1940 San Diego PCL PadresHowever, he gave me a heads up that a player with the last name of Skelley is wearing the cap in the 1941 team photo. Look for him in the middle row, three over from the left:

1941 San Diego PCL PadresI was no stranger to this team photo but somehow had overlooked this gem. When I proceeded to look up the 1941 team, I couldn’t find anyone with the last name of Skelley, which added to my overall confusion and curiosity. After some sleuthing, I found two players with that last name who played for the PCL Padres. The first being William Skelley, who played 10 games for the Padres back in 1937 and later played for the Hollywood Stars in 1940. I also found  Mel Skelley, a local San Diego kid who played American Legion ball with Ted Williams prior to professional baseball. This particular Skelley played for San Diego in 1942, was in the military from 1943 to 1945, and then came back in 1946. He fits the age, frame of time and his photo on the 1942 team photo looks a lot like the same guy in the above 1941 team photo.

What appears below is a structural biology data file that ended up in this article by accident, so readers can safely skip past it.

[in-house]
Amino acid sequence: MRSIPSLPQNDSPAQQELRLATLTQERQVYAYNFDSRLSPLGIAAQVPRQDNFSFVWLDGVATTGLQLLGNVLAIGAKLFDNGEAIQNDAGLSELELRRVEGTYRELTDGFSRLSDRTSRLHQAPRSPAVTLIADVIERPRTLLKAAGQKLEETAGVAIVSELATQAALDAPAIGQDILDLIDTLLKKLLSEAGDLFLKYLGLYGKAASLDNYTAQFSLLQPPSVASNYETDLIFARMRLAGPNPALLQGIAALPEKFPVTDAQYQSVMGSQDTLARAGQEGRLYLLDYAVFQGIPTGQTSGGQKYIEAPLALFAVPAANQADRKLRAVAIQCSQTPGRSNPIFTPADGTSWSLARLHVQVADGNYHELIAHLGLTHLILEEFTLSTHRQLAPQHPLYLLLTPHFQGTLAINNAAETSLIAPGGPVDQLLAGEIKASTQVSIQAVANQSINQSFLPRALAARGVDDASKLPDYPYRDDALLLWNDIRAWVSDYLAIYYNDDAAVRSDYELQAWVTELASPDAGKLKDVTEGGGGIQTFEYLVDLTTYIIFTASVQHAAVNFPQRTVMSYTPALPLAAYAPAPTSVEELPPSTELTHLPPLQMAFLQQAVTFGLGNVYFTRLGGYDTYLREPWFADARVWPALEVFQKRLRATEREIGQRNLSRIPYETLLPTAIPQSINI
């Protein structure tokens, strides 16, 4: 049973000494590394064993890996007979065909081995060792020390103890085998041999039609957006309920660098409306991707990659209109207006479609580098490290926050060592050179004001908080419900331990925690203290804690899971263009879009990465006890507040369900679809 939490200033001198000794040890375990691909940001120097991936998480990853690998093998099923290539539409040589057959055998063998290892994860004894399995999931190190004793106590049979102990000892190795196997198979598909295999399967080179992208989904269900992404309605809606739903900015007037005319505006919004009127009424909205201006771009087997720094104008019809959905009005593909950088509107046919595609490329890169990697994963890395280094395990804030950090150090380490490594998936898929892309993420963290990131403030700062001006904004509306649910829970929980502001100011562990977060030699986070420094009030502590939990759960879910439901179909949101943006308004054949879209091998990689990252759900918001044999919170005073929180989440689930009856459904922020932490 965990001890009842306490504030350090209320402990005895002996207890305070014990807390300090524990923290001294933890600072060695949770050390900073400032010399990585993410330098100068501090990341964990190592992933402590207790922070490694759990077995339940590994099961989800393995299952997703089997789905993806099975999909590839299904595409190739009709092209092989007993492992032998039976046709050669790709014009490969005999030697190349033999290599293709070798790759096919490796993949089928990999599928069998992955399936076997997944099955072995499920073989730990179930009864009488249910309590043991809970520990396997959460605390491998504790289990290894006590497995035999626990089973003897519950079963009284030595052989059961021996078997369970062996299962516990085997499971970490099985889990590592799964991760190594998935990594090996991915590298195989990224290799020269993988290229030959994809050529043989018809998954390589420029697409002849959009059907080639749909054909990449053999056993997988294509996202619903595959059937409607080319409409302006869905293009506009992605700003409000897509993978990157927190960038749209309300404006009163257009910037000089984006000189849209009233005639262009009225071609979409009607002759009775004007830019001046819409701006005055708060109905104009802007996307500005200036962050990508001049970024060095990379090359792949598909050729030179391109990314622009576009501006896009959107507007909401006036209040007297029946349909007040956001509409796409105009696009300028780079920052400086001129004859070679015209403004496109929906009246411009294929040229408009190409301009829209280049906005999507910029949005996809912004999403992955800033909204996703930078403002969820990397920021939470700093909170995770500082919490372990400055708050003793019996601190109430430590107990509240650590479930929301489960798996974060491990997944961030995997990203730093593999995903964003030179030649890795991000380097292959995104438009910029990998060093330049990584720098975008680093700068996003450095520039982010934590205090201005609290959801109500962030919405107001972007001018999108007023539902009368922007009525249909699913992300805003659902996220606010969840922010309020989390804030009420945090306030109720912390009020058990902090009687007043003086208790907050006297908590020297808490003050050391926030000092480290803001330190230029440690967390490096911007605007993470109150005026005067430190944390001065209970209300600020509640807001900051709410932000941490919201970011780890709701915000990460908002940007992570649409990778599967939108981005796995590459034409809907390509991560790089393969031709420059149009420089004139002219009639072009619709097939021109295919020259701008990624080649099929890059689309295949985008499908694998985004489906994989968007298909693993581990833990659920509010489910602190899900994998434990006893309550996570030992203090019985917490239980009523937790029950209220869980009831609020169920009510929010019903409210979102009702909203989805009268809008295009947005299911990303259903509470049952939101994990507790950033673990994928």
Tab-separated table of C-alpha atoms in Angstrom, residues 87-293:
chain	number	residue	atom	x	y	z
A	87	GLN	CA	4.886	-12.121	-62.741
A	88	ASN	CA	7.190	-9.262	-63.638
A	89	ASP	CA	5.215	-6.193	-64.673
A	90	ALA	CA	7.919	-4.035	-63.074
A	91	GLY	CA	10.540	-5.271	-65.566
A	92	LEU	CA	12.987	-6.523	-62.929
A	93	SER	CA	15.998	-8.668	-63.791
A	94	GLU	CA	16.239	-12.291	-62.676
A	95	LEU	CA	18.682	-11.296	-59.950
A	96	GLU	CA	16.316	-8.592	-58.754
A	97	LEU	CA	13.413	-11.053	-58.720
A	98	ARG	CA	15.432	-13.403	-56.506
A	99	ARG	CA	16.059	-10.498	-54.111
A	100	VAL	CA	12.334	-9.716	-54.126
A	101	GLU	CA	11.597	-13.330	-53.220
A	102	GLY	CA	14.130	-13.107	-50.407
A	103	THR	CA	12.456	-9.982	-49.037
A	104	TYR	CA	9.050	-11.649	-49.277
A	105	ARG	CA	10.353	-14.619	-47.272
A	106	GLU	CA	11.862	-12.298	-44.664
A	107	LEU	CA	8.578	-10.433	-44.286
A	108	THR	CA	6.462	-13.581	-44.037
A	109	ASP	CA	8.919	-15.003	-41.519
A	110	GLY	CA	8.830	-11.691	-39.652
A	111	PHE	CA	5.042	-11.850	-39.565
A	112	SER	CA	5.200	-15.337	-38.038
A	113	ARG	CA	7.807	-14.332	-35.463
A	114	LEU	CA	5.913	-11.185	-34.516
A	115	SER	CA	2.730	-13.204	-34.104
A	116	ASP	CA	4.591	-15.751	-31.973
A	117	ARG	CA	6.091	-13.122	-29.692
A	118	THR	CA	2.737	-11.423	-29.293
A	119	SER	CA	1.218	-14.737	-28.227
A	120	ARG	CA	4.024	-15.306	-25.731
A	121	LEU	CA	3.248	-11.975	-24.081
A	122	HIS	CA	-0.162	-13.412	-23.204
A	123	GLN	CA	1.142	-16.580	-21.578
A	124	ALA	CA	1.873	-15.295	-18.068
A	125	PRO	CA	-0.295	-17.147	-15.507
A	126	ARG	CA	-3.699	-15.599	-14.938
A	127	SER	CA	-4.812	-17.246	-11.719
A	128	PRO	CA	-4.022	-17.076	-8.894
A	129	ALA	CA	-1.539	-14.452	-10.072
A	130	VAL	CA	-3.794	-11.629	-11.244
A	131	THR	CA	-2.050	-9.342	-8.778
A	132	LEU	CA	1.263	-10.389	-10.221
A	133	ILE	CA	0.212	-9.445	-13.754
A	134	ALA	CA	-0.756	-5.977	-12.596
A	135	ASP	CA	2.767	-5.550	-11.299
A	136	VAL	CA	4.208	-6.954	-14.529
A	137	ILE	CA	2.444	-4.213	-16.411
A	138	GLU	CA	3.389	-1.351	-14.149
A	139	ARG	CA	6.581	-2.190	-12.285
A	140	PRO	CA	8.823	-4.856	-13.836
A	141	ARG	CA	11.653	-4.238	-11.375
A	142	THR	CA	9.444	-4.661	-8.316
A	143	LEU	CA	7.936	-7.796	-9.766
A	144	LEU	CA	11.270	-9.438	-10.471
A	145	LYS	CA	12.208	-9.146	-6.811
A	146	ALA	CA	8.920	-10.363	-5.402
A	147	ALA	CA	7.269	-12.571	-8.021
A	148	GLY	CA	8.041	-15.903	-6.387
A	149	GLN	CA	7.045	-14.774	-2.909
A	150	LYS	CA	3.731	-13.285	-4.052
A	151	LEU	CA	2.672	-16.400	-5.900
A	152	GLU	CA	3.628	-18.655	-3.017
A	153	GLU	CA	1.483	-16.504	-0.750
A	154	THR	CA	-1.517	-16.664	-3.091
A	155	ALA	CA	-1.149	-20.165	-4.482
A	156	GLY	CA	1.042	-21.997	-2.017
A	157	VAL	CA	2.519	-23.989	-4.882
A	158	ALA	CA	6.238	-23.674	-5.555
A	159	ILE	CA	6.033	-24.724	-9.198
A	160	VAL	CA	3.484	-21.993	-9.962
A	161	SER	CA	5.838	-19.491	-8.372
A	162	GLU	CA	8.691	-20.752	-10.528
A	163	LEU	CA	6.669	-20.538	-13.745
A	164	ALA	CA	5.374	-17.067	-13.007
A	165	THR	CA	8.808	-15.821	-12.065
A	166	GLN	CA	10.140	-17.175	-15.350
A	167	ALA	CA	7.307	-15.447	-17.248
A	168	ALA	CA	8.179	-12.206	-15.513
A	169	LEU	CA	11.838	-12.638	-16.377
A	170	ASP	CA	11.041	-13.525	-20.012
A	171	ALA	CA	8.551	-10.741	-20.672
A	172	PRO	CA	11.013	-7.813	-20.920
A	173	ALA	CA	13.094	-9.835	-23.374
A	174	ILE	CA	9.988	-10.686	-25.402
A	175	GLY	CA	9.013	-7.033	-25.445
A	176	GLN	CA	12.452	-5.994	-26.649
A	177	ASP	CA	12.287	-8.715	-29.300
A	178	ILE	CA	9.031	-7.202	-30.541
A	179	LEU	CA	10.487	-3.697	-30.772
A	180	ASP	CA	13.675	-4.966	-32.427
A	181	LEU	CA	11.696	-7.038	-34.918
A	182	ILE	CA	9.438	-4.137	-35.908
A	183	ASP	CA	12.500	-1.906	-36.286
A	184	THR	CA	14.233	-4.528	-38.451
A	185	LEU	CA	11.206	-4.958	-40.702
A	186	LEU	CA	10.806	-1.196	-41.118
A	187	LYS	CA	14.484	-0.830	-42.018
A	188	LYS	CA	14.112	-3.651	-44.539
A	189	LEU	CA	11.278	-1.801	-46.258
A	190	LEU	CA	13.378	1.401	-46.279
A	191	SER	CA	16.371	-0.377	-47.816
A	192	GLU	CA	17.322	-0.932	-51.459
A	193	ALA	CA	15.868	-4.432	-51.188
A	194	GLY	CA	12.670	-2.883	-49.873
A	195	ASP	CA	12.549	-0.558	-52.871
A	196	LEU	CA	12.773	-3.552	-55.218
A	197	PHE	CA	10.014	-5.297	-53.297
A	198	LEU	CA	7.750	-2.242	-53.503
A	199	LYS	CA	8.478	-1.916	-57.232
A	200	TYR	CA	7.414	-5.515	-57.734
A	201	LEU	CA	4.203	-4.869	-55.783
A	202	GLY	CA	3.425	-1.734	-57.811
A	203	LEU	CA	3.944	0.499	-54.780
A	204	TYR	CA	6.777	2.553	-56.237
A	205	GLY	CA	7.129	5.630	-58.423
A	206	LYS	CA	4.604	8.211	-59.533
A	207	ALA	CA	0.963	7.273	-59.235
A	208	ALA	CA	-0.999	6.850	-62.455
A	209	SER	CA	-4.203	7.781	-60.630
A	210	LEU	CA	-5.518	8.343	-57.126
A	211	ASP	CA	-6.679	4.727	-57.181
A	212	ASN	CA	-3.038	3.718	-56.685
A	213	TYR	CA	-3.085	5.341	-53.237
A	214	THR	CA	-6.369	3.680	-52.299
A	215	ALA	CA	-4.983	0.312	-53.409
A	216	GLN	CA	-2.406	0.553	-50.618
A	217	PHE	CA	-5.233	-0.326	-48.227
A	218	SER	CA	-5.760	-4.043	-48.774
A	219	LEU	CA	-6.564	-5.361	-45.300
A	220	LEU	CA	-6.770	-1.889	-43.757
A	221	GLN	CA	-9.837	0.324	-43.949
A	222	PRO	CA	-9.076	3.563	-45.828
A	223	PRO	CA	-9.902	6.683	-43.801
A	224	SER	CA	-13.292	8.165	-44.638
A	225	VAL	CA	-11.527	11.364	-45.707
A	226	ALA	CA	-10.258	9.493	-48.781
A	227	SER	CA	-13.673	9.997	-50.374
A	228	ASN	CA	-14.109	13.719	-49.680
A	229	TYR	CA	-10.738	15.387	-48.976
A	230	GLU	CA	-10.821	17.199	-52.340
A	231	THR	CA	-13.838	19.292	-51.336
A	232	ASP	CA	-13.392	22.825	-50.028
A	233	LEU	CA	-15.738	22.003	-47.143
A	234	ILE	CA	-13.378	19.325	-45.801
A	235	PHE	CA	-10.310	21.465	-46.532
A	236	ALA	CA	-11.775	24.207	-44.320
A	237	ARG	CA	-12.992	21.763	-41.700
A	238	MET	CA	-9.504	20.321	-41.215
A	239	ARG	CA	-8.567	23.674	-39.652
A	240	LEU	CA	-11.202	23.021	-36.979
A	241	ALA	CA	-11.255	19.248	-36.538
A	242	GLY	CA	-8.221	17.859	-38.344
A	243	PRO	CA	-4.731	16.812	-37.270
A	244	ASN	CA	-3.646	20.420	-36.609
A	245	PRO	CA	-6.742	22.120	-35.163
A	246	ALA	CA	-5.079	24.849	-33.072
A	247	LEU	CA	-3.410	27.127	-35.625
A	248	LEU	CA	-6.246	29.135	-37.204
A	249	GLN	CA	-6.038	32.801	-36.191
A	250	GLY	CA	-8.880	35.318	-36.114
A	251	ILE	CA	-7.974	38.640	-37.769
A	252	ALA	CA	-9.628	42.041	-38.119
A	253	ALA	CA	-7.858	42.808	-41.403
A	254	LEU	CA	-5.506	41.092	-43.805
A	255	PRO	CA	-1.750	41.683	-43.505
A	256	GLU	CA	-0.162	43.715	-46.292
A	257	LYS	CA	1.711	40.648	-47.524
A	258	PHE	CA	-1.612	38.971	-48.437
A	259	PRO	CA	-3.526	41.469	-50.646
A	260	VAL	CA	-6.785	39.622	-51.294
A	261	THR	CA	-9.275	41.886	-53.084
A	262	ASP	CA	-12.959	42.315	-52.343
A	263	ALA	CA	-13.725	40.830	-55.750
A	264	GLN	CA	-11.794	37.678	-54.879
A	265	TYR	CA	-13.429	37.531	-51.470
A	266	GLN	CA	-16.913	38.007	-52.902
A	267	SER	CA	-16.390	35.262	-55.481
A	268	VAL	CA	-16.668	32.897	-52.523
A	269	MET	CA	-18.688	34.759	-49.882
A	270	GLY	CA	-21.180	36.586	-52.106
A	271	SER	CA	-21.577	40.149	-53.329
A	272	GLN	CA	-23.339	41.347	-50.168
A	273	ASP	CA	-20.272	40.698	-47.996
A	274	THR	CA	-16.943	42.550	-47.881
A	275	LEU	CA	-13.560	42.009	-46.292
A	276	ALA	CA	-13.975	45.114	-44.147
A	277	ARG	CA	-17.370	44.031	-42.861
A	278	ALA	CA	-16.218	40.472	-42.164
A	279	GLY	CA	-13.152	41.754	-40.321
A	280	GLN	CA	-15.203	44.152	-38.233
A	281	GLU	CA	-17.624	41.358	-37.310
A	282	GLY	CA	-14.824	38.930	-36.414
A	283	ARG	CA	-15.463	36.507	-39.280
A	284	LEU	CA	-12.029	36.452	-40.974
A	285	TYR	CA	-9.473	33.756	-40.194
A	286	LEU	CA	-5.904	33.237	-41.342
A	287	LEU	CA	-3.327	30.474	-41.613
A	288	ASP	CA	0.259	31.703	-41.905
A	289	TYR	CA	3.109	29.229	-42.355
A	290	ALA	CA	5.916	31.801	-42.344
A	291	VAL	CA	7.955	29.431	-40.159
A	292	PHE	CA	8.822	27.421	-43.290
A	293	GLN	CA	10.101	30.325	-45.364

It’s not that odd that Mel Skelley was featured in the 1941 team photo but never played. It’s possible that he may have joined the team late in the season and didn’t get into any games; but still managed to get into the team photo. That, or the photo was taken in Spring Training and he didn’t make the team out of camp. Either way, Skelley actually spent the 1941 season playing with the Tacoma Tigers of the Western International Team & Salt Lake Bees of the Pioneer League. It’s possible they were affiliated with the Padres as the old PCL teams did have affiliated teams under them at times. Ultimately I didn’t care too much about all this, I just wanted an explanation as to why Skelley is wearing this mysterious cap and no one else is.